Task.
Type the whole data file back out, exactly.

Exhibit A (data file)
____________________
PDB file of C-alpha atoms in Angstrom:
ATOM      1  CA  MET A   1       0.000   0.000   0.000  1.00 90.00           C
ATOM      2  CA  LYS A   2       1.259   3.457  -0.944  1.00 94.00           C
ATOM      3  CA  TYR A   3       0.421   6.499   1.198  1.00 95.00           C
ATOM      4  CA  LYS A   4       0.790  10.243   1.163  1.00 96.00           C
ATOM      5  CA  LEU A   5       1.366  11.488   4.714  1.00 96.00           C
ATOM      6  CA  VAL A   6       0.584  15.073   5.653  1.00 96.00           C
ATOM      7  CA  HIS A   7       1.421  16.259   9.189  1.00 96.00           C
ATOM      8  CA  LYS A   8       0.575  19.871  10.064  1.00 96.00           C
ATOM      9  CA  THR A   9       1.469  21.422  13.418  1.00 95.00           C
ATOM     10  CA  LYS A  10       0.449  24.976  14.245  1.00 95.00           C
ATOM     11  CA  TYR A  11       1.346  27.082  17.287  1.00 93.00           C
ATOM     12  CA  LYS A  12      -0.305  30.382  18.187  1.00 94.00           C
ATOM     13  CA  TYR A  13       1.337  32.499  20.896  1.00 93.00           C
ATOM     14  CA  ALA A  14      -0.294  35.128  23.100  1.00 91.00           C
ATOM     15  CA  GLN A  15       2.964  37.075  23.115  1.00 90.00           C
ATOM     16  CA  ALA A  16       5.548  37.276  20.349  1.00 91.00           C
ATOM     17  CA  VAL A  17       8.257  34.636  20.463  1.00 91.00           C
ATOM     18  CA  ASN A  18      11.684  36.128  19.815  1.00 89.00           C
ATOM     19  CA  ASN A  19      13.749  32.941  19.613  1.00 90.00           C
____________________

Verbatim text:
PDB file of C-alpha atoms in Angstrom:
ATOM      1  CA  MET A   1       0.000   0.000   0.000  1.00 90.00           C
ATOM      2  CA  LYS A   2       1.259   3.457  -0.944  1.00 94.00           C
ATOM      3  CA  TYR A   3       0.421   6.499   1.198  1.00 95.00           C
ATOM      4  CA  LYS A   4       0.790  10.243   1.163  1.00 96.00           C
ATOM      5  CA  LEU A   5       1.366  11.488   4.714  1.00 96.00           C
ATOM      6  CA  VAL A   6       0.584  15.073   5.653  1.00 96.00           C
ATOM      7  CA  HIS A   7       1.421  16.259   9.189  1.00 96.00           C
ATOM      8  CA  LYS A   8       0.575  19.871  10.064  1.00 96.00           C
ATOM      9  CA  THR A   9       1.469  21.422  13.418  1.00 95.00           C
ATOM     10  CA  LYS A  10       0.449  24.976  14.245  1.00 95.00           C
ATOM     11  CA  TYR A  11       1.346  27.082  17.287  1.00 93.00           C
ATOM     12  CA  LYS A  12      -0.305  30.382  18.187  1.00 94.00           C
ATOM     13  CA  TYR A  13       1.337  32.499  20.896  1.00 93.00           C
ATOM     14  CA  ALA A  14      -0.294  35.128  23.100  1.00 91.00           C
ATOM     15  CA  GLN A  15       2.964  37.075  23.115  1.00 90.00           C
ATOM     16  CA  ALA A  16       5.548  37.276  20.349  1.00 91.00           C
ATOM     17  CA  VAL A  17       8.257  34.636  20.463  1.00 91.00           C
ATOM     18  CA  ASN A  18      11.684  36.128  19.815  1.00 89.00           C
ATOM     19  CA  ASN A  19      13.749  32.941  19.613  1.00 90.00           C